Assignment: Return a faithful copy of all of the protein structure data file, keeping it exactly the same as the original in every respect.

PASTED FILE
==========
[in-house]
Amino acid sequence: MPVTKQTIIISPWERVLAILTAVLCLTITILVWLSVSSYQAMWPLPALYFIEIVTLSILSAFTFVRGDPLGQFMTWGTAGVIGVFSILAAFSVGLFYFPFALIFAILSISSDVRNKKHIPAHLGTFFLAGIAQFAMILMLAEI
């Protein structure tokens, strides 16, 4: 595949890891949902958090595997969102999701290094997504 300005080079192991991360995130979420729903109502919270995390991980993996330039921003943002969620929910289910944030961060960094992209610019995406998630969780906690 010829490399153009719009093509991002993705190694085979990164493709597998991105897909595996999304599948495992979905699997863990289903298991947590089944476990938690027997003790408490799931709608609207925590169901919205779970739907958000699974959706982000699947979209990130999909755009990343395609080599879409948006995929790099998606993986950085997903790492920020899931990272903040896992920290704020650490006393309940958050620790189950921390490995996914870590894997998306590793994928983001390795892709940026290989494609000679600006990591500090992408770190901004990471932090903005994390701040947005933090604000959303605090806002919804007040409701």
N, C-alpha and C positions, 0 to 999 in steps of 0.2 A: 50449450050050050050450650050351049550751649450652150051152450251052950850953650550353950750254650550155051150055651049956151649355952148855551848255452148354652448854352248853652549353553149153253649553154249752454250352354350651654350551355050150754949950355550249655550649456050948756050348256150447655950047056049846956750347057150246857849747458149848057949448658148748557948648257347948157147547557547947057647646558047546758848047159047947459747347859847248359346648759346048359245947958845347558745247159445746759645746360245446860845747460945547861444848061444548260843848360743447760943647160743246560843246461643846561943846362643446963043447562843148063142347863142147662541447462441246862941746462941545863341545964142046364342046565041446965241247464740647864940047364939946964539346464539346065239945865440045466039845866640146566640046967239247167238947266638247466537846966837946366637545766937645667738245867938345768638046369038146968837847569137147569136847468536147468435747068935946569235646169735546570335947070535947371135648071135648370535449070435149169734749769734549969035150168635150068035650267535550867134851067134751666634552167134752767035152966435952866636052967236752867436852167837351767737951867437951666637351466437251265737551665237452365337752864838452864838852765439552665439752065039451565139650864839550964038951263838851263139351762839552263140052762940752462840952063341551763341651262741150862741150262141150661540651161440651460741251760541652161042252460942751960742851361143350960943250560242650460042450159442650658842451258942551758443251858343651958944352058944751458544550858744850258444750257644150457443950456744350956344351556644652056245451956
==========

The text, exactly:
[in-house]
Amino acid sequence: MPVTKQTIIISPWERVLAILTAVLCLTITILVWLSVSSYQAMWPLPALYFIEIVTLSILSAFTFVRGDPLGQFMTWGTAGVIGVFSILAAFSVGLFYFPFALIFAILSISSDVRNKKHIPAHLGTFFLAGIAQFAMILMLAEI
């Protein structure tokens, strides 16, 4: 595949890891949902958090595997969102999701290094997504 300005080079192991991360995130979420729903109502919270995390991980993996330039921003943002969620929910289910944030961060960094992209610019995406998630969780906690 010829490399153009719009093509991002993705190694085979990164493709597998991105897909595996999304599948495992979905699997863990289903298991947590089944476990938690027997003790408490799931709608609207925590169901919205779970739907958000699974959706982000699947979209990130999909755009990343395609080599879409948006995929790099998606993986950085997903790492920020899931990272903040896992920290704020650490006393309940958050620790189950921390490995996914870590894997998306590793994928983001390795892709940026290989494609000679600006990591500090992408770190901004990471932090903005994390701040947005933090604000959303605090806002919804007040409701």
N, C-alpha and C positions, 0 to 999 in steps of 0.2 A: 50449450050050050050450650050351049550751649450652150051152450251052950850953650550353950750254650550155051150055651049956151649355952148855551848255452148354652448854352248853652549353553149153253649553154249752454250352354350651654350551355050150754949950355550249655550649456050948756050348256150447655950047056049846956750347057150246857849747458149848057949448658148748557948648257347948157147547557547947057647646558047546758848047159047947459747347859847248359346648759346048359245947958845347558745247159445746759645746360245446860845747460945547861444848061444548260843848360743447760943647160743246560843246461643846561943846362643446963043447562843148063142347863142147662541447462441246862941746462941545863341545964142046364342046565041446965241247464740647864940047364939946964539346464539346065239945865440045466039845866640146566640046967239247167238947266638247466537846966837946366637545766937645667738245867938345768638046369038146968837847569137147569136847468536147468435747068935946569235646169735546570335947070535947371135648071135648370535449070435149169734749769734549969035150168635150068035650267535550867134851067134751666634552167134752767035152966435952866636052967236752867436852167837351767737951867437951666637351466437251265737551665237452365337752864838452864838852765439552665439752065039451565139650864839550964038951263838851263139351762839552263140052762940752462840952063341551763341651262741150862741150262141150661540651161440651460741251760541652161042252460942751960742851361143350960943250560242650460042450159442650658842451258942551758443251858343651958944352058944751458544550858744850258444750257644150457443950456744350956344351556644652056245451956